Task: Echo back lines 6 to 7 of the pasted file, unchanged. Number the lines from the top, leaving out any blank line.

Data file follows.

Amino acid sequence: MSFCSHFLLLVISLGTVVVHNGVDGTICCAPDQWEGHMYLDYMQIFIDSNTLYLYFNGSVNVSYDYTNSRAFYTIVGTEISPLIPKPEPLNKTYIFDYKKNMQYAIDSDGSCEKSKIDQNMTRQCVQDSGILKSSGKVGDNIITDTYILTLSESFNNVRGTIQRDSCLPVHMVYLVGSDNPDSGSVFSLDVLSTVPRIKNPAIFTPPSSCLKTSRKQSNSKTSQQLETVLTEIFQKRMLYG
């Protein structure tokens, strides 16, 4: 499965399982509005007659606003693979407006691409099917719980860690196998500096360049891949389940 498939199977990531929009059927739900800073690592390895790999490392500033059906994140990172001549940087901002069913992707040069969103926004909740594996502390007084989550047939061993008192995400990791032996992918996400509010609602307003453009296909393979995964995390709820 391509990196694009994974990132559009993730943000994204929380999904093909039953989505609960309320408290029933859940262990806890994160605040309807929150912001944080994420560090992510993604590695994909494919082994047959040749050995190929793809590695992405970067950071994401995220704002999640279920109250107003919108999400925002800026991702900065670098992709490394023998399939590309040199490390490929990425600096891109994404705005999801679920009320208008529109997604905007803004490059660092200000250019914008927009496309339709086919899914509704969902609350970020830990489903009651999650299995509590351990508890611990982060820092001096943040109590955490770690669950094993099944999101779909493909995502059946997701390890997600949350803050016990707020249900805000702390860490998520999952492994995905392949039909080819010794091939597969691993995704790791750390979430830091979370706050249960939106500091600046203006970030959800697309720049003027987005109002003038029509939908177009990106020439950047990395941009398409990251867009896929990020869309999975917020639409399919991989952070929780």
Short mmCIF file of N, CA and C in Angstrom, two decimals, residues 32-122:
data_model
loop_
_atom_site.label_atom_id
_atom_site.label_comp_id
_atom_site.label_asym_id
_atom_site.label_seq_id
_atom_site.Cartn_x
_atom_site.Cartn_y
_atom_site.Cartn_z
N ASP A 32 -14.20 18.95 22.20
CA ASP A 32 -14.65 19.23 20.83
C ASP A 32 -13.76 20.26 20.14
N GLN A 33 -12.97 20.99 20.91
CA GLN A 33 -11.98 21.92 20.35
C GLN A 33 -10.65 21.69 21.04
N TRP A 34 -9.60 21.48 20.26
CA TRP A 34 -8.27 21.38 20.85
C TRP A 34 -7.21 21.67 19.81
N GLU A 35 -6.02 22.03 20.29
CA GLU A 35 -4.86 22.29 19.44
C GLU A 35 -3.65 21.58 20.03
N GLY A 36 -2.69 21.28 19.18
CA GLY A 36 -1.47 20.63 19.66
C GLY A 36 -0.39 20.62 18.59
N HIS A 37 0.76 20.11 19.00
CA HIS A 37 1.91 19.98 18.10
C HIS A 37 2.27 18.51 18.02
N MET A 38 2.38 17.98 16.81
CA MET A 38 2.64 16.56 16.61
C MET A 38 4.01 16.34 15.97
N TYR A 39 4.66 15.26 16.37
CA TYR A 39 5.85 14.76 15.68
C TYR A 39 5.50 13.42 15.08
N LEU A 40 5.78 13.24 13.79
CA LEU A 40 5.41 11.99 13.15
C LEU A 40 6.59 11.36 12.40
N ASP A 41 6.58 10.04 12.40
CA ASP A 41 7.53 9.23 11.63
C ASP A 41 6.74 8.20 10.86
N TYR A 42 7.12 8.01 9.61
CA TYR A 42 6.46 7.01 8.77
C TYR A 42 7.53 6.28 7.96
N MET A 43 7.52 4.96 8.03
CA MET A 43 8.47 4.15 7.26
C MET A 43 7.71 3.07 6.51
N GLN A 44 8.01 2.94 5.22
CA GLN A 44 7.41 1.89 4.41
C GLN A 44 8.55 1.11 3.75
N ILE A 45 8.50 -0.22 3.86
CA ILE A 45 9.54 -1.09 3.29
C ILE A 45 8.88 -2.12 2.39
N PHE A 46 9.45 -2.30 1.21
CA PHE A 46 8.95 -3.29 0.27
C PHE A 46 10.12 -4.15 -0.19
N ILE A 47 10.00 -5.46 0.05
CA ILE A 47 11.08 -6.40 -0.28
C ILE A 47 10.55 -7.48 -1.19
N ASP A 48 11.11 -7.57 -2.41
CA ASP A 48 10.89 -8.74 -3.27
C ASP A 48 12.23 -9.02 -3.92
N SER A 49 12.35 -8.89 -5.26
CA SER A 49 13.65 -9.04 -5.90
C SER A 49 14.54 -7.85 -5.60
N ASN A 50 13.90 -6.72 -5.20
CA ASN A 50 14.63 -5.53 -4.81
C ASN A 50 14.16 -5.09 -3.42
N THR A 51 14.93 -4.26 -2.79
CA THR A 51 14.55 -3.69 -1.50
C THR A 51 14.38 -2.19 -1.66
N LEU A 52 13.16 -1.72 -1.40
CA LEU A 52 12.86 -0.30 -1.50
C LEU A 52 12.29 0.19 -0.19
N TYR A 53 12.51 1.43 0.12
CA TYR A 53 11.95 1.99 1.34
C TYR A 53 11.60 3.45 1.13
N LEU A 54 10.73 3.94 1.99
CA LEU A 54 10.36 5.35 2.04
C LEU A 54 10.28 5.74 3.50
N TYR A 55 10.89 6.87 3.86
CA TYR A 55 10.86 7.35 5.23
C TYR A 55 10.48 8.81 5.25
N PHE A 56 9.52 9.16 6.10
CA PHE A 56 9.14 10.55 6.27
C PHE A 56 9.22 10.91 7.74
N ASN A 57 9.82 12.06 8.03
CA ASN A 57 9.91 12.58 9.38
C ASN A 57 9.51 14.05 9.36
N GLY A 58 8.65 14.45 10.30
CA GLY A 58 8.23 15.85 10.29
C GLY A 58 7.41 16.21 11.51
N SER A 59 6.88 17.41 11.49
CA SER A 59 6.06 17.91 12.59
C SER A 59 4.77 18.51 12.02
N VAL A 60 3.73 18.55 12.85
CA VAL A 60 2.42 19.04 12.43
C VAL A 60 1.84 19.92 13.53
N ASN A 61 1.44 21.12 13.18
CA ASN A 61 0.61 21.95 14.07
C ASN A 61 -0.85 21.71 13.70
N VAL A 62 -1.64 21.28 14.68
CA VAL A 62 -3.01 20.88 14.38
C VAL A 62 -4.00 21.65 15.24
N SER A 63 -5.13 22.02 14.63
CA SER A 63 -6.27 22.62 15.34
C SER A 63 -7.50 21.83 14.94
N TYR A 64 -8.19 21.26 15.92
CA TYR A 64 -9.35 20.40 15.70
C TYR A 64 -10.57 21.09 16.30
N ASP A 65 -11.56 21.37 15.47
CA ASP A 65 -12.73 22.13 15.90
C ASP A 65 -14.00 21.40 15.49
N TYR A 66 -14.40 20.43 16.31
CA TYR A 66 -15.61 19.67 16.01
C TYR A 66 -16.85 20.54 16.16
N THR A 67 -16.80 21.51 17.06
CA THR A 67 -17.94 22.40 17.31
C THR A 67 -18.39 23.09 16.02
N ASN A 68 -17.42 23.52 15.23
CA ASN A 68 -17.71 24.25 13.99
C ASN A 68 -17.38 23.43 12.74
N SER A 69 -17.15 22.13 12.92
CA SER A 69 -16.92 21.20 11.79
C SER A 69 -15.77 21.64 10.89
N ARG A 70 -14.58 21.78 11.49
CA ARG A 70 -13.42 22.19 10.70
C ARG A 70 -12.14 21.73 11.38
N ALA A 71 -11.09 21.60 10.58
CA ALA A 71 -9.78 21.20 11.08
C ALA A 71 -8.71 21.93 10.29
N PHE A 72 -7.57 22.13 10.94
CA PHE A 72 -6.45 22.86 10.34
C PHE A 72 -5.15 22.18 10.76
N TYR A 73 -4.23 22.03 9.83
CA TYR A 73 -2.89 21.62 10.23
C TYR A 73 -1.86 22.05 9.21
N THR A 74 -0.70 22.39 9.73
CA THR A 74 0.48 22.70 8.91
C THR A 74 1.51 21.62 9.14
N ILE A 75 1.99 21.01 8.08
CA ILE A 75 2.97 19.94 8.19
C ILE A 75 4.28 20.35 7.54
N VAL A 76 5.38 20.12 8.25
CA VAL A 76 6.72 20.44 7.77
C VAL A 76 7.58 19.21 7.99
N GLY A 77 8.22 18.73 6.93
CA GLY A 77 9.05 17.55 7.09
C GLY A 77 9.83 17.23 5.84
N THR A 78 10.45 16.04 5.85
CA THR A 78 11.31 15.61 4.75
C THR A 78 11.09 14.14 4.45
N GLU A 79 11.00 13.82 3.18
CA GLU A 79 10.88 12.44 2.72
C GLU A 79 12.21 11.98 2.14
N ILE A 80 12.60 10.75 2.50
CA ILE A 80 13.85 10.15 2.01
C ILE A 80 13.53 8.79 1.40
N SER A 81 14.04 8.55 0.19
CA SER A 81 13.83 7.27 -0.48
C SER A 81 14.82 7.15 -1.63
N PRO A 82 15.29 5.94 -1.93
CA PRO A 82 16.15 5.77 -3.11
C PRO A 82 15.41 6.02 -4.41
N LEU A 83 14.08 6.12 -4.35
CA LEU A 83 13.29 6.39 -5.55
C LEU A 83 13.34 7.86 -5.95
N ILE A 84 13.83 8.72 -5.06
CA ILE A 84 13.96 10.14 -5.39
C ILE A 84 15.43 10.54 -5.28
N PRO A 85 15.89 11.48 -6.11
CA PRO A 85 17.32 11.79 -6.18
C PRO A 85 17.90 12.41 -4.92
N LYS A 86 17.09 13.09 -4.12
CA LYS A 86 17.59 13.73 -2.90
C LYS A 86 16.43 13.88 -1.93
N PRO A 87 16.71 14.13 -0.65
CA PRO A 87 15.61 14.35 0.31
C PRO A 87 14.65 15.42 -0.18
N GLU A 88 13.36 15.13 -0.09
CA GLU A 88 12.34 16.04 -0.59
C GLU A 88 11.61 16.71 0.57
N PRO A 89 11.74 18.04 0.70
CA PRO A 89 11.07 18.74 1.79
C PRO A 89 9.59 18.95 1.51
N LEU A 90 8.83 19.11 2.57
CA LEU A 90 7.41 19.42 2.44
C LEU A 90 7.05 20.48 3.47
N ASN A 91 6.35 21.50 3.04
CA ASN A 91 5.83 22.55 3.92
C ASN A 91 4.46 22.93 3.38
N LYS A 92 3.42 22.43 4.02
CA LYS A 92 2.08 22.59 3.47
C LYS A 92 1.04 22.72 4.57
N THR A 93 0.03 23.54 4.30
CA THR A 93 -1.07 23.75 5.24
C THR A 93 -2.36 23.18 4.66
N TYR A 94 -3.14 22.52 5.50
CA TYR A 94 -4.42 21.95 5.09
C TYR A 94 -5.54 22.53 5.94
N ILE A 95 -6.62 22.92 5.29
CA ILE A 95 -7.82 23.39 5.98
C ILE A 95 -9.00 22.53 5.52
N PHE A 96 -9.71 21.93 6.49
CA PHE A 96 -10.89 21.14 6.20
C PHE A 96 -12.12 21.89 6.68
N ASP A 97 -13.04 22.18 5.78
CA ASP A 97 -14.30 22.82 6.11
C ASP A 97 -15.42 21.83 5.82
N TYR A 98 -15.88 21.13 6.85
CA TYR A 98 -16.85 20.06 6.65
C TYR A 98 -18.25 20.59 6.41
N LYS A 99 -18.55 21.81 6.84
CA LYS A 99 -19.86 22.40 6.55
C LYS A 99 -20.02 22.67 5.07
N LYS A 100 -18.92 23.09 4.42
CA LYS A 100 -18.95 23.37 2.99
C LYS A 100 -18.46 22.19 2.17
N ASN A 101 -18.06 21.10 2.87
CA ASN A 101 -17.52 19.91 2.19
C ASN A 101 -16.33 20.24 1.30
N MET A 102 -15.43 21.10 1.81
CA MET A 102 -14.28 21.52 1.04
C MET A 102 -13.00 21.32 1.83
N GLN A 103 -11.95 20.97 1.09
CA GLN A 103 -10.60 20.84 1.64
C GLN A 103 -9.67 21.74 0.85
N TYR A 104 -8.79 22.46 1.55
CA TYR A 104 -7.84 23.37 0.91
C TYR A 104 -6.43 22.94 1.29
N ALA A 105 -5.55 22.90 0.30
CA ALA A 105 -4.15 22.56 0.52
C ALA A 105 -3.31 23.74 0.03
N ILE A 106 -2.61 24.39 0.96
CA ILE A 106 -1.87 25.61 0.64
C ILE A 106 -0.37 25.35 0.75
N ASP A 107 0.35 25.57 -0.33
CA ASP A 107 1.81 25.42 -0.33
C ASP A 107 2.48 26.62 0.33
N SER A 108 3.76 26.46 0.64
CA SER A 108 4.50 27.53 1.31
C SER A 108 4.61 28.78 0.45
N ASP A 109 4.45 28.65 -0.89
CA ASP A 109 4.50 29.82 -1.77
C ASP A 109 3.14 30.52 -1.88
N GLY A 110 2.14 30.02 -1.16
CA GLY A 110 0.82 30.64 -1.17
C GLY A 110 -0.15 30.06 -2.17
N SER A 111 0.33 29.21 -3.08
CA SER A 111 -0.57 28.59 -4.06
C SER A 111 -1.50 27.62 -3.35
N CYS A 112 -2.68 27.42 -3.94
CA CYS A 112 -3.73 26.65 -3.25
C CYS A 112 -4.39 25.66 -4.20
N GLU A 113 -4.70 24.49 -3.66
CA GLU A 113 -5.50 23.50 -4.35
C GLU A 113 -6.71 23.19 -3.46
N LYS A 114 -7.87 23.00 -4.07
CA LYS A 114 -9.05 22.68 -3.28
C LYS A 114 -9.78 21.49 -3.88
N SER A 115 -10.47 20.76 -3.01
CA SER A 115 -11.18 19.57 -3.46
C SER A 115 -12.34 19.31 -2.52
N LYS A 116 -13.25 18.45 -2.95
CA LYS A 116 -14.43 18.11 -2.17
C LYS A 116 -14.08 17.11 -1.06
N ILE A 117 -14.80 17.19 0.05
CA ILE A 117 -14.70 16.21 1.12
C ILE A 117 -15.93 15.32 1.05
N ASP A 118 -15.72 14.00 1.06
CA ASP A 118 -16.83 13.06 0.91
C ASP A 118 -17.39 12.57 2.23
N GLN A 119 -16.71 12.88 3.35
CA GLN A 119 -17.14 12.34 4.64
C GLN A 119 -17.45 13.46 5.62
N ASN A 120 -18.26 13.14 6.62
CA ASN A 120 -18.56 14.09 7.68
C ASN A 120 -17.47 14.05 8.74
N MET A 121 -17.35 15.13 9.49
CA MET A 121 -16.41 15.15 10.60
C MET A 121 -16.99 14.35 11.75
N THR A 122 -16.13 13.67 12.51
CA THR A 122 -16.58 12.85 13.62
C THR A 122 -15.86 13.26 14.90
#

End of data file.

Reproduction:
_atom_site.label_atom_id
_atom_site.label_comp_id